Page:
The first instance of responsible government in the British Empire outside of the United Kingdom itself was achieved by the colony of Nova Scotia in January–February 1848 through the efforts of Joseph Howe. Howe's push for responsible government was inspired by the work of Thomas McCulloch and Jotham Blanchard almost two decades earlier. [6] [7] The plaque in the Nova Scotia House of Assembly erected by the Historic Sites and Monuments Board of Canada reads:

First Responsible Government in the British Empire.
The first Executive Council chosen exclusively from the party having a majority in the representative branch of a colonial legislature was formed in Nova Scotia on 2 February 1848. Following a vote of want of confidence in the preceding Council, James Boyle Uniacke, who had moved the resolution, became Attorney General and leader of the Government. Joseph Howe, the long-time campaigner for this "Peaceable Revolution", became Provincial Secretary. Other members of the Council were Hugh Bell, Wm. F. Desbarres, Lawrence O.C. Doyle, Herbert Huntingdon, James McNab, Michael Tobin, and George R. Young.

The colony of New Brunswick soon followed in May 1848 [8] when Lieutenant Governor Edmund Walker Head brought in a more balanced representation of Members of the Legislative Assembly to the Executive Council and ceded more powers to that body.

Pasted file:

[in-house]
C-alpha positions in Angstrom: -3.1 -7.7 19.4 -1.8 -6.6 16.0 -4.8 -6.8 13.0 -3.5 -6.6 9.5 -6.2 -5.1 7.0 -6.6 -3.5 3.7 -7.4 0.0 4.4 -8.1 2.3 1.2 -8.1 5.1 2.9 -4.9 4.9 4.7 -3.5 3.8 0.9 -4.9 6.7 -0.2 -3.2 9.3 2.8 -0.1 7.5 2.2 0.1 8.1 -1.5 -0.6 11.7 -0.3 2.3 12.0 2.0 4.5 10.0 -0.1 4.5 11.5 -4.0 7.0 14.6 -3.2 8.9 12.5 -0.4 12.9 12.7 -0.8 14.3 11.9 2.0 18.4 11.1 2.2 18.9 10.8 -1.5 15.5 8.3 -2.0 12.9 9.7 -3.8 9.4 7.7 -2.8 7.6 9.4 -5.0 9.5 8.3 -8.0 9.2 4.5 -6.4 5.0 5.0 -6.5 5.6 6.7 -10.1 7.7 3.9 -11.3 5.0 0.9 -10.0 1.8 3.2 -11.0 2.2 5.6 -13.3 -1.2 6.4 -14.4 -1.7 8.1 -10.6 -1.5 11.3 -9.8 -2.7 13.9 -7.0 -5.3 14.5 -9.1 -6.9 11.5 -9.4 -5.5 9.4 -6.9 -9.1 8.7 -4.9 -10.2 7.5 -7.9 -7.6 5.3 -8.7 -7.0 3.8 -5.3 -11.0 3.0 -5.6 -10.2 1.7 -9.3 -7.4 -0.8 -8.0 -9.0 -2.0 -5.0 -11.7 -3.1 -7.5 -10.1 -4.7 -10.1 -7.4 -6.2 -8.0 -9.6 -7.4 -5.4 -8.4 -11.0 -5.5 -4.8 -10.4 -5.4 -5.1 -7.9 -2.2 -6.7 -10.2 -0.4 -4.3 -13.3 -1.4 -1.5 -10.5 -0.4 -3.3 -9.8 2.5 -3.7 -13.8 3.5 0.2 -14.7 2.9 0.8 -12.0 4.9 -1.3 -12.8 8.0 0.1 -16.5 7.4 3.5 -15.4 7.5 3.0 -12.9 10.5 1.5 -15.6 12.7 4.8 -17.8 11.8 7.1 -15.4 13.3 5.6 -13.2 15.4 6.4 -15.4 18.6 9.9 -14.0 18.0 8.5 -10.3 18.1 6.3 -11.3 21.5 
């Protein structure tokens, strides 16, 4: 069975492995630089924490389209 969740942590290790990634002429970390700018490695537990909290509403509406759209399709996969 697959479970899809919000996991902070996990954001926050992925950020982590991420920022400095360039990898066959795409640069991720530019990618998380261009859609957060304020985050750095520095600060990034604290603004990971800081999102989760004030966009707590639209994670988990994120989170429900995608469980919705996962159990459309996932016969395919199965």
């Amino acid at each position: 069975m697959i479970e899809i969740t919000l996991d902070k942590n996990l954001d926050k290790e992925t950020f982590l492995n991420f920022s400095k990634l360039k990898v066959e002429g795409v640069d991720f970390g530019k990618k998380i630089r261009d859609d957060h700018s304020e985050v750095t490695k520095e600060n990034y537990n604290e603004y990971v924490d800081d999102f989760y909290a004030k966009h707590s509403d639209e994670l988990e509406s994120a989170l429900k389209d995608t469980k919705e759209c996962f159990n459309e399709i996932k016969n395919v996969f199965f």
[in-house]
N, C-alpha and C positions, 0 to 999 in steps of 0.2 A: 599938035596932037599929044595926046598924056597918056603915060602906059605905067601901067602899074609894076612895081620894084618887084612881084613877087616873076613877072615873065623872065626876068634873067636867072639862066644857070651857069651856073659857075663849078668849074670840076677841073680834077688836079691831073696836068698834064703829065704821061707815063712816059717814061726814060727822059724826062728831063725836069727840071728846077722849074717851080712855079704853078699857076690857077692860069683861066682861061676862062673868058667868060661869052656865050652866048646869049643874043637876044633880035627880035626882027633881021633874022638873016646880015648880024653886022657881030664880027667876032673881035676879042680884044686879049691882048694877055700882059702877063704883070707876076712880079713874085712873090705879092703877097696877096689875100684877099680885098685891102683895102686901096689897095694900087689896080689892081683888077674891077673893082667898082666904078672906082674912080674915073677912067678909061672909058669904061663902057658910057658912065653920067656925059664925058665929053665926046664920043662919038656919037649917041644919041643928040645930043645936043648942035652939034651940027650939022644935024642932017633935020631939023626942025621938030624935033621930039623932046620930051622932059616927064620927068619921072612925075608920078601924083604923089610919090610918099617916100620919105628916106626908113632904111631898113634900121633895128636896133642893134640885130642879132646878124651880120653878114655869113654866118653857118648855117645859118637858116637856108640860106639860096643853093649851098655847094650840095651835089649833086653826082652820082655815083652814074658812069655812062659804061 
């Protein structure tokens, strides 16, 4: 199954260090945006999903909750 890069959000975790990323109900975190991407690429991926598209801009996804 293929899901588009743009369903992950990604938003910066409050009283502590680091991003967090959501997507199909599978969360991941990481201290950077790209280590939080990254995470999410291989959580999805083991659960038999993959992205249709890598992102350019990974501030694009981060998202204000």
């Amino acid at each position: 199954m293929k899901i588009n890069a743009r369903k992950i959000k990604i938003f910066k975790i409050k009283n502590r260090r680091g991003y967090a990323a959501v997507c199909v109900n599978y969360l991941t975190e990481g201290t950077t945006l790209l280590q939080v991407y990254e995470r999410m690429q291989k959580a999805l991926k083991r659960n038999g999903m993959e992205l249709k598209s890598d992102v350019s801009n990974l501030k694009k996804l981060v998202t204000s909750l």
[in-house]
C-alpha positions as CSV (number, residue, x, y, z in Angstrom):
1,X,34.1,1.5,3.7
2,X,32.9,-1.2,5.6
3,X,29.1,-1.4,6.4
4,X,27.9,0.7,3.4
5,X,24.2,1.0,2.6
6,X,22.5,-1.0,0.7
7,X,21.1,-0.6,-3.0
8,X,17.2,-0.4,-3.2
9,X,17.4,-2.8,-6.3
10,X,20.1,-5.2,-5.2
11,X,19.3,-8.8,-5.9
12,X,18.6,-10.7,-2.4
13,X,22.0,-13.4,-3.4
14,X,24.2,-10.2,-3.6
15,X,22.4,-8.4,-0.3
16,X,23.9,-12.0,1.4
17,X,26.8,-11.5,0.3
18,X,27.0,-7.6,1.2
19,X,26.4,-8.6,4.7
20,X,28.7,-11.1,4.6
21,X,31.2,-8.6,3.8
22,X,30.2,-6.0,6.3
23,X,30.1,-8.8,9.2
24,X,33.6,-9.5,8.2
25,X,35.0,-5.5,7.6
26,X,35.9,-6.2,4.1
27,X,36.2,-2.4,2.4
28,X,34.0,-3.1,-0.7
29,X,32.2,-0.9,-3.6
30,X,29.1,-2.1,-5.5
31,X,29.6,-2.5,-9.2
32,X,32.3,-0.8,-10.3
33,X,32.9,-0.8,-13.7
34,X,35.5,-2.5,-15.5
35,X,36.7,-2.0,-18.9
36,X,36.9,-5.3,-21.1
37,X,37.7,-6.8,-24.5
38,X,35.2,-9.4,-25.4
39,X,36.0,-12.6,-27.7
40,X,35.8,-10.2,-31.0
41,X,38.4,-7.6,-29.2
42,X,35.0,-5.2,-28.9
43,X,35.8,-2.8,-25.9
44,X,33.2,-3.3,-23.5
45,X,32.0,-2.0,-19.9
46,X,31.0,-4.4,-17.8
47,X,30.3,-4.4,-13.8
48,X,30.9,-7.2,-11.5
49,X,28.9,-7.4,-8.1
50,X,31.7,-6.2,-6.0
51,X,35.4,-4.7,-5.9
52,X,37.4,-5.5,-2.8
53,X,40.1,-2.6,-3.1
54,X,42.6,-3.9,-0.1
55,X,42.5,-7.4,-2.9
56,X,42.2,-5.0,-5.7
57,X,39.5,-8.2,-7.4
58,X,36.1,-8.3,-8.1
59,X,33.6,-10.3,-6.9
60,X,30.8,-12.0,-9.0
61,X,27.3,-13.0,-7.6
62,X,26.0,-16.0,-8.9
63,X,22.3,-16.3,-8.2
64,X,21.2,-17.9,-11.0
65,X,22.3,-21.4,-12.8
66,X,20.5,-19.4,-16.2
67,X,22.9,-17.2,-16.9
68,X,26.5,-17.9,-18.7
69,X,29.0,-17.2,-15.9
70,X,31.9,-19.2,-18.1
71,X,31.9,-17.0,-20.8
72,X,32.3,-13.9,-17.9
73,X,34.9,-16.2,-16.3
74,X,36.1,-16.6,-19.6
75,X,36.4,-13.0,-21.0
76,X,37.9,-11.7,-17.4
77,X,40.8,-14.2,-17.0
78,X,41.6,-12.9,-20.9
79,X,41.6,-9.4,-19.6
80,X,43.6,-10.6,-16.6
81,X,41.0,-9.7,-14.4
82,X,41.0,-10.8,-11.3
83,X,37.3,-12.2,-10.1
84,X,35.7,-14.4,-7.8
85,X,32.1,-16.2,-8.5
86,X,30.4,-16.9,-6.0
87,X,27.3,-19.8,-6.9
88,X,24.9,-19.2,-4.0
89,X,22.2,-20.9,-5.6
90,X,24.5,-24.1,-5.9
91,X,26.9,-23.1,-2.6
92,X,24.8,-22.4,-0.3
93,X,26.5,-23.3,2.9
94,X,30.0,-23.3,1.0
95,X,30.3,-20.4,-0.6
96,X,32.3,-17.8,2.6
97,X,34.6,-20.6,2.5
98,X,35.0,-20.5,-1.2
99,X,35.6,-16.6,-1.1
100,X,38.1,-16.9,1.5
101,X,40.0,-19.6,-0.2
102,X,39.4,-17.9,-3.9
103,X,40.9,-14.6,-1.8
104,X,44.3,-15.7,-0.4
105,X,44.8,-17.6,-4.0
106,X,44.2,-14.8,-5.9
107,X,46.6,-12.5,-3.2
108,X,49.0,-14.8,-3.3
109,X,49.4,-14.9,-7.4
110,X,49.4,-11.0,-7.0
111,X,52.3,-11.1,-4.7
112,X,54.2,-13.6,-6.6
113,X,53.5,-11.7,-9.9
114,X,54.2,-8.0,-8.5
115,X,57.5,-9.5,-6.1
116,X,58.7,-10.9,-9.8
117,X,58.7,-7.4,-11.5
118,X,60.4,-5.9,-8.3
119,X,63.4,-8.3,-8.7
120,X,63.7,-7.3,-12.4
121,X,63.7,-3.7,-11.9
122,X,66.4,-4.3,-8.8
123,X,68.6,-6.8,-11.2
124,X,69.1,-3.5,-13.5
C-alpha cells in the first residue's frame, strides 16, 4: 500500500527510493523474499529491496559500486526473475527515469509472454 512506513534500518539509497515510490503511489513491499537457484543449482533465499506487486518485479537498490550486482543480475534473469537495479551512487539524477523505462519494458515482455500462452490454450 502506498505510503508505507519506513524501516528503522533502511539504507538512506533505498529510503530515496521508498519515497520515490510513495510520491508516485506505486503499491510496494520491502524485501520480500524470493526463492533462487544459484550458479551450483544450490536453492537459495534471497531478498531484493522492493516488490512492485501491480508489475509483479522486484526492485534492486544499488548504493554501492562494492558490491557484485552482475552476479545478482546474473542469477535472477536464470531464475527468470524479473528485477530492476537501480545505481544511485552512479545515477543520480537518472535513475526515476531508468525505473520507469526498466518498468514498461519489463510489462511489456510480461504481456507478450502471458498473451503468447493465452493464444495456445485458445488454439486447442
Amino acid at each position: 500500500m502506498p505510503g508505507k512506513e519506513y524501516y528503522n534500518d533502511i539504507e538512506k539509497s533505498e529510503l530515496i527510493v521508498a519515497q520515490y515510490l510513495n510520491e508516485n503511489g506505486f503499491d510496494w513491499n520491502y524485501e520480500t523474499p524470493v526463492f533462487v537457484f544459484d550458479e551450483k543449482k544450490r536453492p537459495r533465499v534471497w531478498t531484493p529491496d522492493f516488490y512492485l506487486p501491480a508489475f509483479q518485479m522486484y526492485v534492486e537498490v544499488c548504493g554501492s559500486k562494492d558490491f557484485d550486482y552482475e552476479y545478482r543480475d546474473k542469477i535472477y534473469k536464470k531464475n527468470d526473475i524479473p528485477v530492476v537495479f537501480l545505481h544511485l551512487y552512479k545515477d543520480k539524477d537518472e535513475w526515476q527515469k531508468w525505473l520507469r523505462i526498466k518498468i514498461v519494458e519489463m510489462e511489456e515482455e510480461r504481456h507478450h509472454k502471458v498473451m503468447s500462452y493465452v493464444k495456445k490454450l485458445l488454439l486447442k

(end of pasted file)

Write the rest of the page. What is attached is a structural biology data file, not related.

In the Province of Canada, responsible government was introduced with the ministry of Louis-Hippolyte LaFontaine and Robert Baldwin in spring 1848; it was put to the test in 1849, when Reformers in the legislature passed the Rebellion Losses Bill. This was a law that provided compensation to French-Canadians who suffered losses during the Rebellions of 1837–1838 in Lower-Canada.

The Governor General, Lord Elgin, had serious misgivings about the bill but nonetheless assented to it despite demands from the Tories that he refuse to do so. Elgin was physically assaulted by an English-speaking mob for this, and the Montreal Parliament building was burned to the ground in the ensuing riots. Nonetheless, the Rebellion Losses Bill helped entrench responsible government into Canadian politics.

In time, the granting of responsible government became the first step on the road to complete independence. Canada gradually gained greater and greater autonomy over a considerable period of time through inter imperial and commonwealth diplomacy, including the British North America Act of 1867, the Statute of Westminster of 1931, and even as late as the patriation of the Constitution Act in 1982 (see Constitution of Canada).

Australia and New Zealand